Yetis, while considered monsters are very similar to beasts in regards to their psychology. If they are fed and not annoyed they won’t pose an issue to anyone else. It all comes back to the adage of “don’t poke the bear”!

Yeti Stats and Abilities

You can find the yeti’s statblock on page 305 of the Monster Manual.


Size: Large Monstrosity
AC: 12 (natural armor)
HP: 51 (6d10 + 18)
Speed: 40 ft., climb 40 ft.
STR: 18 (+4)
DEX: 13 (+1)
CON: 16 (+3)
INT: 8 (-1)
WIS: 12 (+1)
CHA: 7 (-2)

A low AC of 12 is expected. Yetis are not known for their dexterity after all. Plus, they don’t typically don armor, even if they have the physique to do so. Thankfully, though, their hit points are there to save the day with an ocean-like pool of health that the party will have to cleave through.

The yeti’s 40 ft. of movement speed and climbing speed was what surprised me. I expected the yeti to have a fair bit of climbing speed since they thrive in mountainous regions, but 40 ft. per turn surprised me.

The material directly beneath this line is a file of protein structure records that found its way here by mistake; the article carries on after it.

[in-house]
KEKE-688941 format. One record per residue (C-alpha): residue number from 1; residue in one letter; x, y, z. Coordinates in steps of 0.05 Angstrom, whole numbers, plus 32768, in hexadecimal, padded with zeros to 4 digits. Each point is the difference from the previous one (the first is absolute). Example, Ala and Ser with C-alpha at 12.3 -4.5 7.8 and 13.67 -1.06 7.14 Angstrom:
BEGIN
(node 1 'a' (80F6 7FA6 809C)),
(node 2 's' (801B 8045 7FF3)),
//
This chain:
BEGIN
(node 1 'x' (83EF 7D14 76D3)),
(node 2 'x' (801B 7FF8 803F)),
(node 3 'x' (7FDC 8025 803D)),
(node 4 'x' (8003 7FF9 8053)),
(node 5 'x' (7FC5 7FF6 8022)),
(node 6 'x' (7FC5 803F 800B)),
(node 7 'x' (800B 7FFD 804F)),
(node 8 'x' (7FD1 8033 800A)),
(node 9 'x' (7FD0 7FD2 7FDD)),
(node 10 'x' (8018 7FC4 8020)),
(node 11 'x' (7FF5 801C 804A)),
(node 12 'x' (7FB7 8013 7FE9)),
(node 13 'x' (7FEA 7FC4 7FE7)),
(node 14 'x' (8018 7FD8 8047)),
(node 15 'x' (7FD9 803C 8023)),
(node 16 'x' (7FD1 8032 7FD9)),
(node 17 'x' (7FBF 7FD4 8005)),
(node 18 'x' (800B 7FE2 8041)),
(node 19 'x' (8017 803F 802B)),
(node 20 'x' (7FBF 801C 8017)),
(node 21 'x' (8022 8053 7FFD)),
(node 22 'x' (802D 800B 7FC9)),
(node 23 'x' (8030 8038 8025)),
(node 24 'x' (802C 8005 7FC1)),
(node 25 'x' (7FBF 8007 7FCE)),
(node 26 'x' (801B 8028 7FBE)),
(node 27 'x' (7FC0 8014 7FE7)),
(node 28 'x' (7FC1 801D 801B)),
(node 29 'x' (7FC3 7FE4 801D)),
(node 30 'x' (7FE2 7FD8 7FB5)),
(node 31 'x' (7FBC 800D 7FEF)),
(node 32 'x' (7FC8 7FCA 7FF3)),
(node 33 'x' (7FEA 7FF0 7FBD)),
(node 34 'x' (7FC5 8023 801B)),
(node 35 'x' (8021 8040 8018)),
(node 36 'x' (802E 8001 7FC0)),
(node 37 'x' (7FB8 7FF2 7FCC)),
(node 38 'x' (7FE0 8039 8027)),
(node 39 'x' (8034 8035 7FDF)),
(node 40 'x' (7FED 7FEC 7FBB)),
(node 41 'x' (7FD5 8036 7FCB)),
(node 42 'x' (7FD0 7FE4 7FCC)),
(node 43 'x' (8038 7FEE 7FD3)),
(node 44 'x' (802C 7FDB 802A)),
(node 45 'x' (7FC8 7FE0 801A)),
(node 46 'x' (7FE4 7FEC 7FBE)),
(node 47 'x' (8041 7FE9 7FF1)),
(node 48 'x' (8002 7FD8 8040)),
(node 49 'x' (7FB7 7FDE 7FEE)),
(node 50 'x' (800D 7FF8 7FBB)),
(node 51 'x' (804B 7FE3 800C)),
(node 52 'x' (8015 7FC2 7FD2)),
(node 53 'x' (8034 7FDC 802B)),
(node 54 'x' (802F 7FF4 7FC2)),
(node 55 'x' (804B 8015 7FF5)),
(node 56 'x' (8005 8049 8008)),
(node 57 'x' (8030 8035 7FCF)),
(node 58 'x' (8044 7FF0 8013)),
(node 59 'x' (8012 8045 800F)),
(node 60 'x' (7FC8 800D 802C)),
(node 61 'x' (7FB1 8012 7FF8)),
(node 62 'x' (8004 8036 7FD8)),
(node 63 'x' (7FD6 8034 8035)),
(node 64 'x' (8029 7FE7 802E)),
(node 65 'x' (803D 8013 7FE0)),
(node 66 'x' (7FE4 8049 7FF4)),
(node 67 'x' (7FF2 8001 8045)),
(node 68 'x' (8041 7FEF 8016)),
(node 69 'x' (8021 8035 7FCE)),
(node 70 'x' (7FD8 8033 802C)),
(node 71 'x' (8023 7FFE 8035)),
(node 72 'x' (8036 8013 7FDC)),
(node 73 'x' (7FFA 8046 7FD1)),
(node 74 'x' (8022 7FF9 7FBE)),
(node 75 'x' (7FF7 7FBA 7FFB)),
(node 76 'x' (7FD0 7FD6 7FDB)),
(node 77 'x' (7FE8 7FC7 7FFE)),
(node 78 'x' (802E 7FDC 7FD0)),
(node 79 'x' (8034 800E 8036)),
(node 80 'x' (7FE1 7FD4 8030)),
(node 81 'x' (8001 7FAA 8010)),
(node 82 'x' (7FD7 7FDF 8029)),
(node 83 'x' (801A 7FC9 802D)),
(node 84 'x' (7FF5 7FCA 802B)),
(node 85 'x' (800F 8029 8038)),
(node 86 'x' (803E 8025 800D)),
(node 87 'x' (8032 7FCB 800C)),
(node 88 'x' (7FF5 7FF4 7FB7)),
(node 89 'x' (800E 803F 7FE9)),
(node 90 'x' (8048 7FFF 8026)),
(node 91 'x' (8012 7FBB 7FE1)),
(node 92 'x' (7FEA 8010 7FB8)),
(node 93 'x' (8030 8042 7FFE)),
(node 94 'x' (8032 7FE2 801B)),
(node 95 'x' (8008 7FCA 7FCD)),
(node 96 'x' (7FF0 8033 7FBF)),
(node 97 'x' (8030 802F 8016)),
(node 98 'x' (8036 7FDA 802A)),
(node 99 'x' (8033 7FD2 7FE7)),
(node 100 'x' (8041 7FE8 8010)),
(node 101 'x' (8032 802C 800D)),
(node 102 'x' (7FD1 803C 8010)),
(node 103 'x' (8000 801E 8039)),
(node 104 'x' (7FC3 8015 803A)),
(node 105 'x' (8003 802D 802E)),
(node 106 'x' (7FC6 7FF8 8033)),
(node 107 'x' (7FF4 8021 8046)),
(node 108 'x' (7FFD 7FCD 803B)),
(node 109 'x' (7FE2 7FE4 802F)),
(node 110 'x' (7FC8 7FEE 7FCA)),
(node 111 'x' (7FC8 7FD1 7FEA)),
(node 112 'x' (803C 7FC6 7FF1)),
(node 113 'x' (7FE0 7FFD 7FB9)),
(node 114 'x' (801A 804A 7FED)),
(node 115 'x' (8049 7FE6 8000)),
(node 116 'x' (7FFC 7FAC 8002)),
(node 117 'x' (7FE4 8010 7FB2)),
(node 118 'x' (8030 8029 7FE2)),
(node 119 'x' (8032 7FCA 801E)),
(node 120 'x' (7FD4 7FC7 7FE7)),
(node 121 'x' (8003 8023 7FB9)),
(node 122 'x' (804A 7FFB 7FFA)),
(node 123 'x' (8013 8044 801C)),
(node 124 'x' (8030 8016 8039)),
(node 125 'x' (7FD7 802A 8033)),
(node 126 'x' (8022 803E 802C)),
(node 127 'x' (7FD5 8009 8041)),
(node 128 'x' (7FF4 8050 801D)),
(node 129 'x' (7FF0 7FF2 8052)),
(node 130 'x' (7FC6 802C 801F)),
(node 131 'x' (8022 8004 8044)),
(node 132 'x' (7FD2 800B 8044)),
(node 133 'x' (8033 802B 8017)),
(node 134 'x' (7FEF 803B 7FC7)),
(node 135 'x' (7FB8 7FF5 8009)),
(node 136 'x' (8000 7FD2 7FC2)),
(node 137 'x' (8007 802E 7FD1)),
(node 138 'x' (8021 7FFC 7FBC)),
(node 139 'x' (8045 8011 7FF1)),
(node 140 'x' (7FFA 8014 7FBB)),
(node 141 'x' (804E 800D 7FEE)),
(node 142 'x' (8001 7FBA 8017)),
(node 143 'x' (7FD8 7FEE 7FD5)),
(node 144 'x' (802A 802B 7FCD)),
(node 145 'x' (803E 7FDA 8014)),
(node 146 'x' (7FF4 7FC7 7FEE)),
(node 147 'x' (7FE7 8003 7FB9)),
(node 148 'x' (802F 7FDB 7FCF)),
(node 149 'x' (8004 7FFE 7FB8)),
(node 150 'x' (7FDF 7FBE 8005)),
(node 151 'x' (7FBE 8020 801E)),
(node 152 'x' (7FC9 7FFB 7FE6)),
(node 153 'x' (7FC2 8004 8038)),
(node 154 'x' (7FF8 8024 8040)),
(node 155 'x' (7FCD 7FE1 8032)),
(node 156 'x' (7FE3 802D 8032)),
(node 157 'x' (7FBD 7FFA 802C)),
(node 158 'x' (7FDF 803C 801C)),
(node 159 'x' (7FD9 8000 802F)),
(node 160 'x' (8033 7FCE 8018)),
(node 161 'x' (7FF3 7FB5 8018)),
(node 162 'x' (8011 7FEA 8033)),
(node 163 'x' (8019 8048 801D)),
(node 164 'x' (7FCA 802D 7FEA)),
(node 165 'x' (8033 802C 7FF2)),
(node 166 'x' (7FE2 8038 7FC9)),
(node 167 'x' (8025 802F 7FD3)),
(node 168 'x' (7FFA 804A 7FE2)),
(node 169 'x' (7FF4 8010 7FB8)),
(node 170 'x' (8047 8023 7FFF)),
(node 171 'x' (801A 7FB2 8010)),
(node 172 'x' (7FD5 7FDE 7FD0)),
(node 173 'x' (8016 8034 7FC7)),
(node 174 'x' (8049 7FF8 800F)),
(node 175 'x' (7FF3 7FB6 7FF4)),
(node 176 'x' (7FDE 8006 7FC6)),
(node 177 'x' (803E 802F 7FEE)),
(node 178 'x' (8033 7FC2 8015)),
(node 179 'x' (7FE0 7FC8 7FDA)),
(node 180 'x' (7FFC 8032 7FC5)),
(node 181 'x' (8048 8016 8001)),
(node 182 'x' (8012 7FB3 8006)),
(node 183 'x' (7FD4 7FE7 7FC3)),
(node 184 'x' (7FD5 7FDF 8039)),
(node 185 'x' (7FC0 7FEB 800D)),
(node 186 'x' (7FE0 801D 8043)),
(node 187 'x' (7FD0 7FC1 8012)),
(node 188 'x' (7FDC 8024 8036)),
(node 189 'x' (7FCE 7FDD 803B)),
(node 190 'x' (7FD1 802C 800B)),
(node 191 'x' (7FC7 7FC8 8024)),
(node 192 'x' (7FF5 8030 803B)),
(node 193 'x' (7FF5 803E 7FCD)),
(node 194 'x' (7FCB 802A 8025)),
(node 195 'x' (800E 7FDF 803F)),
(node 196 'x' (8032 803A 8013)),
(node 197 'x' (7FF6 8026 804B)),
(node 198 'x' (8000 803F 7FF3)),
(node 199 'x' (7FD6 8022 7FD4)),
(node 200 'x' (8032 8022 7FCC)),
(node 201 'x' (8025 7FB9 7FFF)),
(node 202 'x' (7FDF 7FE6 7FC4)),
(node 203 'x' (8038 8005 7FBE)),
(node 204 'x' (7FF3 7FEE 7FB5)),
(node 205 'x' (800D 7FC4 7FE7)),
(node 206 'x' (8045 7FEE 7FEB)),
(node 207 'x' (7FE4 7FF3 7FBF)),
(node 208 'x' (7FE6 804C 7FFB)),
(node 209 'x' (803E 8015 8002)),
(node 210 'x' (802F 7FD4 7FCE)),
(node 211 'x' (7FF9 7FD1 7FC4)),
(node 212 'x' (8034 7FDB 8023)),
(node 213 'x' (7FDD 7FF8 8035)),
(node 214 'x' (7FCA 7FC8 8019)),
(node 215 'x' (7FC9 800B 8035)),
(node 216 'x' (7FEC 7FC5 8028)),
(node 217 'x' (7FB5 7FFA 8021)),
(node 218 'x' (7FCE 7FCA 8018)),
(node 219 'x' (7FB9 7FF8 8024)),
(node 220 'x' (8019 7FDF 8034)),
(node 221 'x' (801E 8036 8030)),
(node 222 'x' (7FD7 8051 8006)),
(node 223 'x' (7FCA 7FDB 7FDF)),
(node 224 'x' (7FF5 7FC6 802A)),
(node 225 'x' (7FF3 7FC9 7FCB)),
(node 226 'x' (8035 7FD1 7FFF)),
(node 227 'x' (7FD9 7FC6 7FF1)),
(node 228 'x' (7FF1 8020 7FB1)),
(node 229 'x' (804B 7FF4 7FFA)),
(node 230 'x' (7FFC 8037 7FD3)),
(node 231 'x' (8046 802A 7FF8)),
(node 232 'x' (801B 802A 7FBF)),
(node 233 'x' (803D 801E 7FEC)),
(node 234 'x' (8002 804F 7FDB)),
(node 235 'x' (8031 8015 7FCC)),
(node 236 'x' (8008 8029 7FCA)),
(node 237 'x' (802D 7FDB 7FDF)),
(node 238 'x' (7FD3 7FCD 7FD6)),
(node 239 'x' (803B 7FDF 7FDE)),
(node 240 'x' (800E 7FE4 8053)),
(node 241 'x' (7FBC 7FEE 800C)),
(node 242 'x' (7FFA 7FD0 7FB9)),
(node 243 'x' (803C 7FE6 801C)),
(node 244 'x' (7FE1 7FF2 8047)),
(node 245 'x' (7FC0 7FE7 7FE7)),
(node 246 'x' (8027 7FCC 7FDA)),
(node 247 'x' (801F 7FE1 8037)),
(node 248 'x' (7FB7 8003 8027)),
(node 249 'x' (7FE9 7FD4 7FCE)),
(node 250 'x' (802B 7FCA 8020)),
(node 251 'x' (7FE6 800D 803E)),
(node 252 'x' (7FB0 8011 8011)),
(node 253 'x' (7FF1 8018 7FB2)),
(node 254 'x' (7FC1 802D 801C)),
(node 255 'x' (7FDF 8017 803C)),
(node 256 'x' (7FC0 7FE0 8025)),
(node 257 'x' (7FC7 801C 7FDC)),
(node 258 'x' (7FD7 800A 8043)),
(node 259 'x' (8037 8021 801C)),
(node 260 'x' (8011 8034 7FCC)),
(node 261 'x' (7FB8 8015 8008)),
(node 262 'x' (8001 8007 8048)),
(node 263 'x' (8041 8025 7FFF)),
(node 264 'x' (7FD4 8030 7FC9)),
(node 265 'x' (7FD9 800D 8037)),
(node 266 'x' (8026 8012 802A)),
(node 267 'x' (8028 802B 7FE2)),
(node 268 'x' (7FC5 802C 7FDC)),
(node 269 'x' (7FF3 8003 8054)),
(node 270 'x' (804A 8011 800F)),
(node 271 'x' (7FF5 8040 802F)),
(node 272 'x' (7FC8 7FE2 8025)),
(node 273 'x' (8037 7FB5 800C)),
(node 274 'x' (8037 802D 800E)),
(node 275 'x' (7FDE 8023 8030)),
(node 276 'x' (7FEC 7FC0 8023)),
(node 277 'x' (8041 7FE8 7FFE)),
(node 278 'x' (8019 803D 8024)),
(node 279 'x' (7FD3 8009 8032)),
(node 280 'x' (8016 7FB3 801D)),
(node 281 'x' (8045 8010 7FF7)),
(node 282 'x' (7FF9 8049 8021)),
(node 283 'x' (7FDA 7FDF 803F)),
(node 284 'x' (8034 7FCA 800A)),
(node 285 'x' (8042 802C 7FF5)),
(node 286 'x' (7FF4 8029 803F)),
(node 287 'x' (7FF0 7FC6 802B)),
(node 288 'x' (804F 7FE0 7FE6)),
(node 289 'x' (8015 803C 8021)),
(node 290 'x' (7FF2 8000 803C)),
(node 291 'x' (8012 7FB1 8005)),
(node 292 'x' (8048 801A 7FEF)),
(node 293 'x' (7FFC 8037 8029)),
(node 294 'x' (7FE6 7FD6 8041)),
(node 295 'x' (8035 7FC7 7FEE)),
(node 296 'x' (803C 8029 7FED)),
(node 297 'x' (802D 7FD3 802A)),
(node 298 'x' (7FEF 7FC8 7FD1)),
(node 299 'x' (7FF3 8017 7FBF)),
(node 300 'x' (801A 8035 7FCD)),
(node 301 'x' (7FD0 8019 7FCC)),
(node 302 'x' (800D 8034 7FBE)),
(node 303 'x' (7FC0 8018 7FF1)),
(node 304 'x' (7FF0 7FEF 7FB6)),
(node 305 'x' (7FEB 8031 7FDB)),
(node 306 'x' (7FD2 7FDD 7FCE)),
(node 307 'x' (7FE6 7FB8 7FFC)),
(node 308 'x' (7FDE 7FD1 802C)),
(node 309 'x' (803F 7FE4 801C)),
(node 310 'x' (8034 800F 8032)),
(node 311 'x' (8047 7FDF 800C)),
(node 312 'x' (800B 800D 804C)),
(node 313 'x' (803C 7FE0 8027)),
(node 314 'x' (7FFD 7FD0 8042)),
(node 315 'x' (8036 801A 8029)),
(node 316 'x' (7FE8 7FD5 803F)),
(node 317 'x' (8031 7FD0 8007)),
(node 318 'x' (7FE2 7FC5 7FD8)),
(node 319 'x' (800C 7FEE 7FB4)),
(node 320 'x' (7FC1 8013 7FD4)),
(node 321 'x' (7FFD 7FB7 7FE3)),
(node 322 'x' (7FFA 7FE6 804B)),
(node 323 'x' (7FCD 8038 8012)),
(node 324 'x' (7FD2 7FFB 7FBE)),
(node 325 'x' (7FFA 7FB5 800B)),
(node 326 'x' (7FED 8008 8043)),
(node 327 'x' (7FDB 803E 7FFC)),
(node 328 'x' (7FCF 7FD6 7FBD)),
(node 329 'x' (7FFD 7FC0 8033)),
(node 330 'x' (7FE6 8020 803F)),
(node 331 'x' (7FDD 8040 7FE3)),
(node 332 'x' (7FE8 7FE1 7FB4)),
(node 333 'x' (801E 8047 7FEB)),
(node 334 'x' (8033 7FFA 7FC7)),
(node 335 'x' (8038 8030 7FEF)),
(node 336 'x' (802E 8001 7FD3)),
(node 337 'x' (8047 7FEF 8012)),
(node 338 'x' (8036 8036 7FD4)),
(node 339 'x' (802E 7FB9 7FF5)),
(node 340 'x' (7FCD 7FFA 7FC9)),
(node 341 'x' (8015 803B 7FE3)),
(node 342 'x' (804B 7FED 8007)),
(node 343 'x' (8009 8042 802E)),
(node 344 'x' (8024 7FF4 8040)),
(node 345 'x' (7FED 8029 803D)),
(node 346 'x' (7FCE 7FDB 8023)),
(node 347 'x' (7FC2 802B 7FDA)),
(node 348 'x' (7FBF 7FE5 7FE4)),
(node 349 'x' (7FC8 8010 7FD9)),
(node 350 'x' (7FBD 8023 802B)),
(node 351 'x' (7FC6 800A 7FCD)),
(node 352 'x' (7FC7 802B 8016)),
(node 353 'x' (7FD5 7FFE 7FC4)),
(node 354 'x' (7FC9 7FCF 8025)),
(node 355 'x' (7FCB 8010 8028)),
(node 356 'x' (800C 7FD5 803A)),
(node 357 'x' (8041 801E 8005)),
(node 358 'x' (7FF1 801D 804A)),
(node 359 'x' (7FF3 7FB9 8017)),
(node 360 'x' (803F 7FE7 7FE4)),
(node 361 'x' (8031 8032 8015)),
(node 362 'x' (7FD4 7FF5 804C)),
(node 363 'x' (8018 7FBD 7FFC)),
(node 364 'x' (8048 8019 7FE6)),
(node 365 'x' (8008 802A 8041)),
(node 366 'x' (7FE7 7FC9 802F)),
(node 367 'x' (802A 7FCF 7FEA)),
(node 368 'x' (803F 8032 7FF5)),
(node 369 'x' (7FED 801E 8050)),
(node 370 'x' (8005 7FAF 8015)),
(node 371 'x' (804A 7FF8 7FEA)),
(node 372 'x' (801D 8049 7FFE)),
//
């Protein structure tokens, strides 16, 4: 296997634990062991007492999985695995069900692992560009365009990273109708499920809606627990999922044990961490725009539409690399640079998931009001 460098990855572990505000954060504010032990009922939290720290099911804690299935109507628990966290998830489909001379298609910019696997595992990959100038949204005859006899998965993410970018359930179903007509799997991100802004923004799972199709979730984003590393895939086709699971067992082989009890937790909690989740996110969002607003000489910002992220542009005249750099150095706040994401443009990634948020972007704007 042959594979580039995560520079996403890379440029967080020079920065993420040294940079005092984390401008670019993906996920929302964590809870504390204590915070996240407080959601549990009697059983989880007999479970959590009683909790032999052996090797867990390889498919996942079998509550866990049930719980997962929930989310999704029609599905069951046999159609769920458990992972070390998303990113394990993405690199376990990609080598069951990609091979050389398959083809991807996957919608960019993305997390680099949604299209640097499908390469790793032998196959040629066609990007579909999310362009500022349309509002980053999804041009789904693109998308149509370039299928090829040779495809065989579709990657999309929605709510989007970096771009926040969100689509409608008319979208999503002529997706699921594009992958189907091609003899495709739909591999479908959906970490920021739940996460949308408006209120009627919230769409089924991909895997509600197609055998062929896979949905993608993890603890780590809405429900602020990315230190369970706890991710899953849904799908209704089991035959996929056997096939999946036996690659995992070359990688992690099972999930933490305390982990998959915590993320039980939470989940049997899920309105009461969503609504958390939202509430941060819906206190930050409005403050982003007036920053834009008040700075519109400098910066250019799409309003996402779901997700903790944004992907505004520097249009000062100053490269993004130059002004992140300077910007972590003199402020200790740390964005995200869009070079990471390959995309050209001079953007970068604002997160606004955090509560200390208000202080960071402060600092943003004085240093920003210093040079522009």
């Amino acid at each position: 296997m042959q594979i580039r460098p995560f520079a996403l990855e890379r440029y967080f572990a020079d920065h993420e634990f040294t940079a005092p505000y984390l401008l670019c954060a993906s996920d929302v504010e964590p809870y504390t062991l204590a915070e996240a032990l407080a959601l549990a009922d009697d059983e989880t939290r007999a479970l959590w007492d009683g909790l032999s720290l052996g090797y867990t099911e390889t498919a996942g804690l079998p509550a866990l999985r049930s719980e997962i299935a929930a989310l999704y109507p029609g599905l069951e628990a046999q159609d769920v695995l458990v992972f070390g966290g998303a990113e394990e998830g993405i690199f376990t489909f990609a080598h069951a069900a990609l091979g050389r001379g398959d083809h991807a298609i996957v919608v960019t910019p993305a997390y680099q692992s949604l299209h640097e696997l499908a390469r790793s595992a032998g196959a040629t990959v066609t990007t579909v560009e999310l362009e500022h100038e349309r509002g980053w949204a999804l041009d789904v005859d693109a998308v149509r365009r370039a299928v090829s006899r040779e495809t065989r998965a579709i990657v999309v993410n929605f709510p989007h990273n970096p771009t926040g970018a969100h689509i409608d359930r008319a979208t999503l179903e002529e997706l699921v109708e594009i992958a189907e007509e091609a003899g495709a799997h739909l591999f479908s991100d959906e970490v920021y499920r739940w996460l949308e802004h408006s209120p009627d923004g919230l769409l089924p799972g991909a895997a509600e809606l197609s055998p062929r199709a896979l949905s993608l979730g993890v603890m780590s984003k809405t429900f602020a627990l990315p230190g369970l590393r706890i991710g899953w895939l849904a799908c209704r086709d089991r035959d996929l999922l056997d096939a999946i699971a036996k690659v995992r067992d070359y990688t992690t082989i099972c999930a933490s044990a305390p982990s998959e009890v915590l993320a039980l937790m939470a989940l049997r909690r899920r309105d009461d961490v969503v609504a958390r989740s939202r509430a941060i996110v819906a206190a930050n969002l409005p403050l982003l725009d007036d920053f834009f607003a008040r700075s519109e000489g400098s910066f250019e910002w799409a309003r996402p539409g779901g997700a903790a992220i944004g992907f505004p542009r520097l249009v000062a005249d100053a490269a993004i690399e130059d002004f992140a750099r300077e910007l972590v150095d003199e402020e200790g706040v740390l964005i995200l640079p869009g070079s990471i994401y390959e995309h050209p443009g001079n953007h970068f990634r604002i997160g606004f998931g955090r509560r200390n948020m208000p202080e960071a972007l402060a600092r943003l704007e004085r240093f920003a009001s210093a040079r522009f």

All in all, their ability score array is decent. It includes everything that the yeti needs such as high Strength and Constitution, and it forgoes everything they don’t such as Intelligence and Charisma.

While their Dexterity, Constitution, and Wisdom aren’t terrible, the yeti’s Dexterity and Wisdom aren’t great either. All in all, their common saving throw ability modifiers are mediocre at best.

Resistances, Immunities, Saves, and Skills

Skills: Perception +3, Stealth +3
Damage Immunities: cold
Senses: darkvision 60 ft., passive Perception 13
Languages: Yeti
CR: 3 (700 XP)

The yeti is a hunter and a solitary one at that. There’s little room for error so they need to be fantastic at both locating and ambushing their prey. The bonuses to their Perception and Stealth checks certainly give them a bit of an edge in that department at least.

No one should be surprised that a creature who is at their peak in the middle of a blizzard is immune to cold damage. However, it is a fairly common damage type so this is quite the excellent damage immunity to have.